"The only way to stop this tragedy is to create safe and legal alternatives to these dangerous journeys. Resettlement schemes, family reunification, issuing of humanitarian visas, lifting of visa restrictions, and providing work or study permits are a few examples," Fabbri said.
He noted that such extreme measures as closure of borders, pushes migrants to look for other — and often more dangerous — ways to flee their home countries.
"We are a humanitarian medical organization, it is not our task to propose political solution. But what we do know is that the closure of borders and lack of other options to seek safety and dignity has forced desperate people, who want to seek asylum or just find a dignified life in Europe, towards more dangerous routes," Fabbri added.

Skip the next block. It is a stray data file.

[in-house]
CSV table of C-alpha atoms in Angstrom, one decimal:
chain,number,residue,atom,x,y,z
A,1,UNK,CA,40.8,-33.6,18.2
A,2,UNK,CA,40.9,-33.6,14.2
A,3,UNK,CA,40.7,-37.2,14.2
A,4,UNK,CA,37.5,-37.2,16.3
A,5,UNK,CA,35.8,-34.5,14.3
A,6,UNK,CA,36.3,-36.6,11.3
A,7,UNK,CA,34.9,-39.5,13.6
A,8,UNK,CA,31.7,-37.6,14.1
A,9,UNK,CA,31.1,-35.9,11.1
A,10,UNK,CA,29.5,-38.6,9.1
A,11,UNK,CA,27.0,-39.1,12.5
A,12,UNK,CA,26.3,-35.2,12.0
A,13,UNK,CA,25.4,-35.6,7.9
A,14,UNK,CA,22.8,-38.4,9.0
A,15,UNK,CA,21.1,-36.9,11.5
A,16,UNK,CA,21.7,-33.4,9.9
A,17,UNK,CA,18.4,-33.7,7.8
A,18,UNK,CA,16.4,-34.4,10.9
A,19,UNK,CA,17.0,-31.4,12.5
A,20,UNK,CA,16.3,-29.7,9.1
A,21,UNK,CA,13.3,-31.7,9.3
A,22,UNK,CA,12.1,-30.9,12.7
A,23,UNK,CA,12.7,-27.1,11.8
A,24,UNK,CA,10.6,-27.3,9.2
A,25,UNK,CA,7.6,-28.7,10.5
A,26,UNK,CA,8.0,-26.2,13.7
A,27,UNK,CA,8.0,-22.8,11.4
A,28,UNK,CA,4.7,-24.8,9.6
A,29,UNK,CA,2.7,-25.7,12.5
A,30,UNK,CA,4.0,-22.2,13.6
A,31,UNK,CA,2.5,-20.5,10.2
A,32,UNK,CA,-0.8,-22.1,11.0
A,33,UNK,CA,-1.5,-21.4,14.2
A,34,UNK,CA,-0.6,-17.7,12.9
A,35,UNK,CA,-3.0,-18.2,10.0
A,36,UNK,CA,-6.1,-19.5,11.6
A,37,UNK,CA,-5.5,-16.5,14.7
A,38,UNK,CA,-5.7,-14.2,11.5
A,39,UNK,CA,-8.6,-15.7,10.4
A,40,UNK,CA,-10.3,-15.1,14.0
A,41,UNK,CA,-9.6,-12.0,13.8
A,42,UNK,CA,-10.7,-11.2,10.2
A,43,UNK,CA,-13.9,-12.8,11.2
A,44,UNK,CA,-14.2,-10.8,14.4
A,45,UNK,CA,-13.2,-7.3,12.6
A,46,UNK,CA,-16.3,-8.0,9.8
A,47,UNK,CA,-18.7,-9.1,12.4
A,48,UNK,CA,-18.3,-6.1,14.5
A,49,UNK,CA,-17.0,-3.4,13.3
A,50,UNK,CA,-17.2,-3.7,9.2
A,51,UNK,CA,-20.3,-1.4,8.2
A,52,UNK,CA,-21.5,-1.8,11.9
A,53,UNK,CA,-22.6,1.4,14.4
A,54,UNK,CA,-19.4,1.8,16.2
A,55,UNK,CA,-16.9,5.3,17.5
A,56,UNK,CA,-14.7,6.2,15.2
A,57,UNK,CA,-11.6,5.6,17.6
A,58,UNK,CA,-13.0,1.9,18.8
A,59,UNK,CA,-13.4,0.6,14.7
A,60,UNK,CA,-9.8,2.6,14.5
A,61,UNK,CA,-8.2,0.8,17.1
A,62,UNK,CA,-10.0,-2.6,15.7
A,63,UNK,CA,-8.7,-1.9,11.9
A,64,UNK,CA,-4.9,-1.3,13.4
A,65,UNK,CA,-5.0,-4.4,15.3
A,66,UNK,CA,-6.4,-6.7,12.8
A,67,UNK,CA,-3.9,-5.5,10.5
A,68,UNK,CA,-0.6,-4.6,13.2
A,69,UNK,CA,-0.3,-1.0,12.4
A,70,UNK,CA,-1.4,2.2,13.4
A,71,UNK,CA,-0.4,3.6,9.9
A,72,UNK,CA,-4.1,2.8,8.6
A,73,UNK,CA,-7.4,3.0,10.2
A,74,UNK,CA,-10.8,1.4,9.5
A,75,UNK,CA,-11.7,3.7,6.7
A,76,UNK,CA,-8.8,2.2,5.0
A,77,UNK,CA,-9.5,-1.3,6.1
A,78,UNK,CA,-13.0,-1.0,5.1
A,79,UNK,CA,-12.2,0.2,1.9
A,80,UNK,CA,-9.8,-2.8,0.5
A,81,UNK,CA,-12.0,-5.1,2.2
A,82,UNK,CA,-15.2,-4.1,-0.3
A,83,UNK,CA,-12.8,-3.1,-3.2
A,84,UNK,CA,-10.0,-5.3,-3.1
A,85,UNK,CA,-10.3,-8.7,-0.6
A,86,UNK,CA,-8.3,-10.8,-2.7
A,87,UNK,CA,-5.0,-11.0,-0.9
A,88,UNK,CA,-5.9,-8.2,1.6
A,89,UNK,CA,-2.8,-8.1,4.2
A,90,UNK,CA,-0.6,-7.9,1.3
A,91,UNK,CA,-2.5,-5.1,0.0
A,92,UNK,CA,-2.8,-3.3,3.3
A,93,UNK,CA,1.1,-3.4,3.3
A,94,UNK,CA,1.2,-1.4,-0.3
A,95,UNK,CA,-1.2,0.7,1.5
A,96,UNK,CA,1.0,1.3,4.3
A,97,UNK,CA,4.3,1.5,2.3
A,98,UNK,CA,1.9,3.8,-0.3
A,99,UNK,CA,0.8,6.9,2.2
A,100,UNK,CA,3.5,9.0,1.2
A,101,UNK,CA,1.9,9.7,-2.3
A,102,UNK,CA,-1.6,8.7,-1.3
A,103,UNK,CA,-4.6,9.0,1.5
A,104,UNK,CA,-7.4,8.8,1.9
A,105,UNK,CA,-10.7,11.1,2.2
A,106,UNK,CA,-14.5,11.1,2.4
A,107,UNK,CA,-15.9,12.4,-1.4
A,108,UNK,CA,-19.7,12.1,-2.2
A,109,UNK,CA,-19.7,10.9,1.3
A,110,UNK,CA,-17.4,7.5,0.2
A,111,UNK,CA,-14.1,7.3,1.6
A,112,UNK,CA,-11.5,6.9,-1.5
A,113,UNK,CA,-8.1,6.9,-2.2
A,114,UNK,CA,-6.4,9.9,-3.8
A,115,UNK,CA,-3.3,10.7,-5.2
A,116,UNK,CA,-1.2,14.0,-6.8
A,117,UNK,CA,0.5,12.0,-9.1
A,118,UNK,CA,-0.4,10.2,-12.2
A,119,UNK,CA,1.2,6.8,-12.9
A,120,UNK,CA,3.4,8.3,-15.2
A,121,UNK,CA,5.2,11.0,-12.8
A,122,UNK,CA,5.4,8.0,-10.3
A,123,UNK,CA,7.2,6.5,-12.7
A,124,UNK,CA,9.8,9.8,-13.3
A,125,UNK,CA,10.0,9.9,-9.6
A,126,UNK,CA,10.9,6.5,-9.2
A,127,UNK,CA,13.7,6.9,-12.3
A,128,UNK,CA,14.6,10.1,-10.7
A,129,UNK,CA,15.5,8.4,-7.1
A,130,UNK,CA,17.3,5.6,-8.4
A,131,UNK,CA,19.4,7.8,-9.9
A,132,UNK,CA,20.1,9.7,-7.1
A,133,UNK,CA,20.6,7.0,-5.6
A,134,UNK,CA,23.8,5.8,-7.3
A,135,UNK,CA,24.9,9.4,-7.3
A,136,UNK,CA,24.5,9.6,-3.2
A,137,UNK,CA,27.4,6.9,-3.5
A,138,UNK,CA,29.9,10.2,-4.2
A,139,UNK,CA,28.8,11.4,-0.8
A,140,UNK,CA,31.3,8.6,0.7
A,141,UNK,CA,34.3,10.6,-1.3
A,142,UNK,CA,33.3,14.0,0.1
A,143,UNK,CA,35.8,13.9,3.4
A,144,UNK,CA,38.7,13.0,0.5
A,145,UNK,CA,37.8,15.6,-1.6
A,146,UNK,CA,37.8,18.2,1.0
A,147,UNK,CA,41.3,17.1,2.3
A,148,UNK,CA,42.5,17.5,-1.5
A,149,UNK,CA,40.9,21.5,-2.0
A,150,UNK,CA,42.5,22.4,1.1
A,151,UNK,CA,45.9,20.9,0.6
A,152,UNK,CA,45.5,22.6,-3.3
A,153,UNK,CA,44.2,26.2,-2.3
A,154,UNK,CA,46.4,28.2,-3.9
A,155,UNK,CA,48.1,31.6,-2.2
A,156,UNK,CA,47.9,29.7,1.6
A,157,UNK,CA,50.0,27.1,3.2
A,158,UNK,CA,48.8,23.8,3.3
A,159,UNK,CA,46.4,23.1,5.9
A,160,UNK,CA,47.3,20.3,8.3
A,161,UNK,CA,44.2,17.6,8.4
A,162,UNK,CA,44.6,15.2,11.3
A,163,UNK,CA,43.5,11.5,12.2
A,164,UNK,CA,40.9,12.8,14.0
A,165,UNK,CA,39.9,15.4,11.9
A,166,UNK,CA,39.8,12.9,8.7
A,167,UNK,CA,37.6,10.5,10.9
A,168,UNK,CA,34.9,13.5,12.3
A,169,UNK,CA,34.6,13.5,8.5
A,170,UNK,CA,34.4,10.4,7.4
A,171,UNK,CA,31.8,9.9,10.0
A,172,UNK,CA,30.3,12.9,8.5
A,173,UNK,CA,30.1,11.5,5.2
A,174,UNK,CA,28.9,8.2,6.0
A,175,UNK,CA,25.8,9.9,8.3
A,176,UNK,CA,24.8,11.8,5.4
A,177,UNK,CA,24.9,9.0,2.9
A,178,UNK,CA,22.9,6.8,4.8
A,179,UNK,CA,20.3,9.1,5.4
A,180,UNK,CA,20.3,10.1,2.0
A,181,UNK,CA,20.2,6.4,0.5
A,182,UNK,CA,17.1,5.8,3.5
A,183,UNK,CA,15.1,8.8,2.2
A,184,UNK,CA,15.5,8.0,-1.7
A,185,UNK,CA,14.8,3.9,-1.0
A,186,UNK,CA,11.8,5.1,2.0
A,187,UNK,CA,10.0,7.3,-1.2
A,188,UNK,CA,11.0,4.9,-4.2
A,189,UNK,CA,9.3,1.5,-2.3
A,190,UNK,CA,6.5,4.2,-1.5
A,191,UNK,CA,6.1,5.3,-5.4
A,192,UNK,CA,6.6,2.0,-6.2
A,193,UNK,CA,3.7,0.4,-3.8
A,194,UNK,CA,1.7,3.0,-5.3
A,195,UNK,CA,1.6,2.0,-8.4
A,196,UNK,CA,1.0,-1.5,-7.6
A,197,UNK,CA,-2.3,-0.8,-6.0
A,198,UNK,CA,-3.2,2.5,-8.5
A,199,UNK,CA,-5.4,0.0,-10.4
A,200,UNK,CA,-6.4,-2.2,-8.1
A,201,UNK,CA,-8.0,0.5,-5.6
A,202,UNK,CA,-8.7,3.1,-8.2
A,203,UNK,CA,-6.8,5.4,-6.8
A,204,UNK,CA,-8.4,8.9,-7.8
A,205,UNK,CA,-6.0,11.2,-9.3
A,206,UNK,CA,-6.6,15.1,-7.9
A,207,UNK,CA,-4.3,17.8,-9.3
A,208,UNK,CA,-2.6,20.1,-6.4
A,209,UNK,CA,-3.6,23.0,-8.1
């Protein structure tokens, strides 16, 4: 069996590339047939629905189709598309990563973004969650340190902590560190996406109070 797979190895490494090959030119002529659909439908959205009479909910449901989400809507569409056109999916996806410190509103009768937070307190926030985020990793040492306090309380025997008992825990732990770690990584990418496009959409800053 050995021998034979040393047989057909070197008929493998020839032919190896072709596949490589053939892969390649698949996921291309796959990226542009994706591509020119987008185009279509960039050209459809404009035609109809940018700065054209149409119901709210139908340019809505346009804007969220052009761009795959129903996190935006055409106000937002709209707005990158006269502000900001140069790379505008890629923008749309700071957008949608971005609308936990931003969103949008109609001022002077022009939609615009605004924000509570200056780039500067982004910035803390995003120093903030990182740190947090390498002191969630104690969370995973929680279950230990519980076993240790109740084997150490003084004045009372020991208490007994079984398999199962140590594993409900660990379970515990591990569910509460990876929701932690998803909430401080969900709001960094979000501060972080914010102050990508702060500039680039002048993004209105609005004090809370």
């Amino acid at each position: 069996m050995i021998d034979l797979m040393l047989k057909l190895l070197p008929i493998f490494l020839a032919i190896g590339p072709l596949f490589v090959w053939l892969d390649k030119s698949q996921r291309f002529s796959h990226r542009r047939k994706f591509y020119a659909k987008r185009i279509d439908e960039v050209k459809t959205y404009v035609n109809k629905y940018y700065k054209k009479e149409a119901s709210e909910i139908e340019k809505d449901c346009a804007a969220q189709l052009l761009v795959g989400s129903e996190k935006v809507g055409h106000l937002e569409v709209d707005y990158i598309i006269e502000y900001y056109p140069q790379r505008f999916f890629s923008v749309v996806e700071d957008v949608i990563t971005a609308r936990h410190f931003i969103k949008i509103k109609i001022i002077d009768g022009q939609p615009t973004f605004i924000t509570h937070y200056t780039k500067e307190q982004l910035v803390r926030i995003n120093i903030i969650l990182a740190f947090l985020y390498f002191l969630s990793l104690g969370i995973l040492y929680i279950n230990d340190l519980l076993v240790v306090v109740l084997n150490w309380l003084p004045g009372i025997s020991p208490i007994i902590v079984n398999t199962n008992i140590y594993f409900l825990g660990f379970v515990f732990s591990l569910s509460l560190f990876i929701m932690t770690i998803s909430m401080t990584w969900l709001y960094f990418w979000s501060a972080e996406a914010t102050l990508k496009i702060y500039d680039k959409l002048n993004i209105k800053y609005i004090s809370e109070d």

Since 2015, Europe entered a refugee crisis in 2015 and regardless of the fact that the crisis' most acute phase has passed, hundreds of thousands of migrants still try to reach European countries using various routes, including via Italy, Greece, Turkey and Balkan states. According to the International Organization for Migration’s (IOM) data, updated on Tuesday, over 114,000 migrants have arrived in Europe via sea since January 2017, while the number of migrants' deaths in the Mediterranean has reached 2,385 people.